Everything but a burning
Last night I am in another story about a girl who walks a dog in the woods.
The woman will have a visitor, a friend they call Ruda, and I like to be alone, so I go out to the woods. It is dry and still light, so I take a book.
The best place to read when it is dry is the cemetery, just through the woods. I am the only one here this late.
In the back row, some were ninety, some thirty, some younger, but everyone died in the same year. It is as if there had been a plague, but there was no plague. It must have been the opening of a new suburb here, another Willow Acres or Hawthorne Farm for folk who have given up living in the city.
In the next section, where I sit on the steps to read, each stone has a moon and a star and a swirl of script where a stone in the next row would have a cross or the thin bare man. Some of the stones with a moon and a star are broken. I read a story about the old American woods and a pink ribbon.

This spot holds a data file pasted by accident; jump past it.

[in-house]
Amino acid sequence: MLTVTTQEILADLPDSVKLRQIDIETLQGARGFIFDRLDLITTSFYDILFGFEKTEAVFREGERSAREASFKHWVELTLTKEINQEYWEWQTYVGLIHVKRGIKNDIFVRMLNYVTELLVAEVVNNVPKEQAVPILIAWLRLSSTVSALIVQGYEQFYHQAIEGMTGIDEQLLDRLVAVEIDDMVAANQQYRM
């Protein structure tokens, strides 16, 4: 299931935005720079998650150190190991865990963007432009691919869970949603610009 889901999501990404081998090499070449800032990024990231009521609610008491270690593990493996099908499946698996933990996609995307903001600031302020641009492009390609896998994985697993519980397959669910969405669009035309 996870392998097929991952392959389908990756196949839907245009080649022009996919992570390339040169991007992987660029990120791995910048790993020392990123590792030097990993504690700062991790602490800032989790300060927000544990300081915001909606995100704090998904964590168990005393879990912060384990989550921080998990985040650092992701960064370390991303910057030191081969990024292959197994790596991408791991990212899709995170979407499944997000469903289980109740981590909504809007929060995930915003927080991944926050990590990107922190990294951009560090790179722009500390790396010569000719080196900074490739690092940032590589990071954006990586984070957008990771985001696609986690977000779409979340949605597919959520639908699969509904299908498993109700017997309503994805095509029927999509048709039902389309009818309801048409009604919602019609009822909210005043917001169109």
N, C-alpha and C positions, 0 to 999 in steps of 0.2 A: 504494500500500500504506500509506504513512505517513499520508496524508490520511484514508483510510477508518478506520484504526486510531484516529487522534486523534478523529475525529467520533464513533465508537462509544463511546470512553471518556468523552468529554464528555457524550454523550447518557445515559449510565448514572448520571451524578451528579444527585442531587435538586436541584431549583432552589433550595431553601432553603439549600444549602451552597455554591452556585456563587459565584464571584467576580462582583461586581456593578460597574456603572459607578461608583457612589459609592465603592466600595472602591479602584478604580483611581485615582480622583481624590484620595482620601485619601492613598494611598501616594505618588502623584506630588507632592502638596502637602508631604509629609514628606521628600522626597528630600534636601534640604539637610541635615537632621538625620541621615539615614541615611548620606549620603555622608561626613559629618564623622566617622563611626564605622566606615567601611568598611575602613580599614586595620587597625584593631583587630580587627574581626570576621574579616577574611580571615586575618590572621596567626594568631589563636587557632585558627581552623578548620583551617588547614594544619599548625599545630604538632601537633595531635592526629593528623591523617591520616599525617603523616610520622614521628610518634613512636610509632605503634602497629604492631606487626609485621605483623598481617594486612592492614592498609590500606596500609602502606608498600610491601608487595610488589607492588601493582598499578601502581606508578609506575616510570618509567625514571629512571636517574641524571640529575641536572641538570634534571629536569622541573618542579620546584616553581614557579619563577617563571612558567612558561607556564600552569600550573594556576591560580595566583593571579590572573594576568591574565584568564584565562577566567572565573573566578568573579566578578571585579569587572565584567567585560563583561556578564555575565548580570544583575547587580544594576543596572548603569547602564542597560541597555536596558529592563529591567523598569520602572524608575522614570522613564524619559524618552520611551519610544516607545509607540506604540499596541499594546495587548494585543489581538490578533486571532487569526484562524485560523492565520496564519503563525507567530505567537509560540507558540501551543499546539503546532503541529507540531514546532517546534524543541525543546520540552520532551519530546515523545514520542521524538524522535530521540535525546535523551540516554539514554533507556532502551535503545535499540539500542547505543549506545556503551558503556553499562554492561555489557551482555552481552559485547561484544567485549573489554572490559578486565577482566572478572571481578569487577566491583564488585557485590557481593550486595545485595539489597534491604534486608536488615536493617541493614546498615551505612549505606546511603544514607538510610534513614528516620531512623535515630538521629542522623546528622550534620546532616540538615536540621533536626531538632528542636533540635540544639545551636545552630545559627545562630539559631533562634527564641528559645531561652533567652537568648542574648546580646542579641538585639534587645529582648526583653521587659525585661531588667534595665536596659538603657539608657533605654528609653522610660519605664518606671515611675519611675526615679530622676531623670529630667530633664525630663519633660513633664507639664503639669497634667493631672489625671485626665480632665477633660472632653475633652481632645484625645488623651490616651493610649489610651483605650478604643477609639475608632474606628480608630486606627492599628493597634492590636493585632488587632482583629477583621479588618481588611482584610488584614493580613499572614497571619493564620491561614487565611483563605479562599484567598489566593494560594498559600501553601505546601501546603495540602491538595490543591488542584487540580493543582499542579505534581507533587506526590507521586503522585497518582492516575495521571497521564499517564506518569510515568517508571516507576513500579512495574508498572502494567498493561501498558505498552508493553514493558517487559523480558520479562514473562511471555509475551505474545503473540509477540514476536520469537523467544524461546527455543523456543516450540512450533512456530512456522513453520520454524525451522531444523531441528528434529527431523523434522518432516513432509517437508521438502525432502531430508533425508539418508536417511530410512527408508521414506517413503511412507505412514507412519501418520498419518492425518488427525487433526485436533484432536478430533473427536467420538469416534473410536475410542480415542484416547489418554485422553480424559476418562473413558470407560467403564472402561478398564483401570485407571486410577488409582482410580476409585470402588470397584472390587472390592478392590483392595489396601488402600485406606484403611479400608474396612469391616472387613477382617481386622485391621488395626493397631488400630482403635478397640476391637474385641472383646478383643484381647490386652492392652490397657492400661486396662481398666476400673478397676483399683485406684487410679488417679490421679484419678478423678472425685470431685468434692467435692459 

When it is too late to read I go out through a steel gate at the back of the cemetery and up into the woods. It is darker here. There is one bird and it screeches. Then I forget everything but the path. And then there is the girl and the dog, just visible tonight, but them, walking up and away into the woods. I almost follow but how could I say it was chance that I'd gone the same way, and then they have disappeared in the trees, so I turn out into the air.
There is still light out here, two planets and no stars. I watch bats circle and eat over the grass. When I get home, I hear talking through the door, but inside Ruda has gone and the woman is sitting with a cat.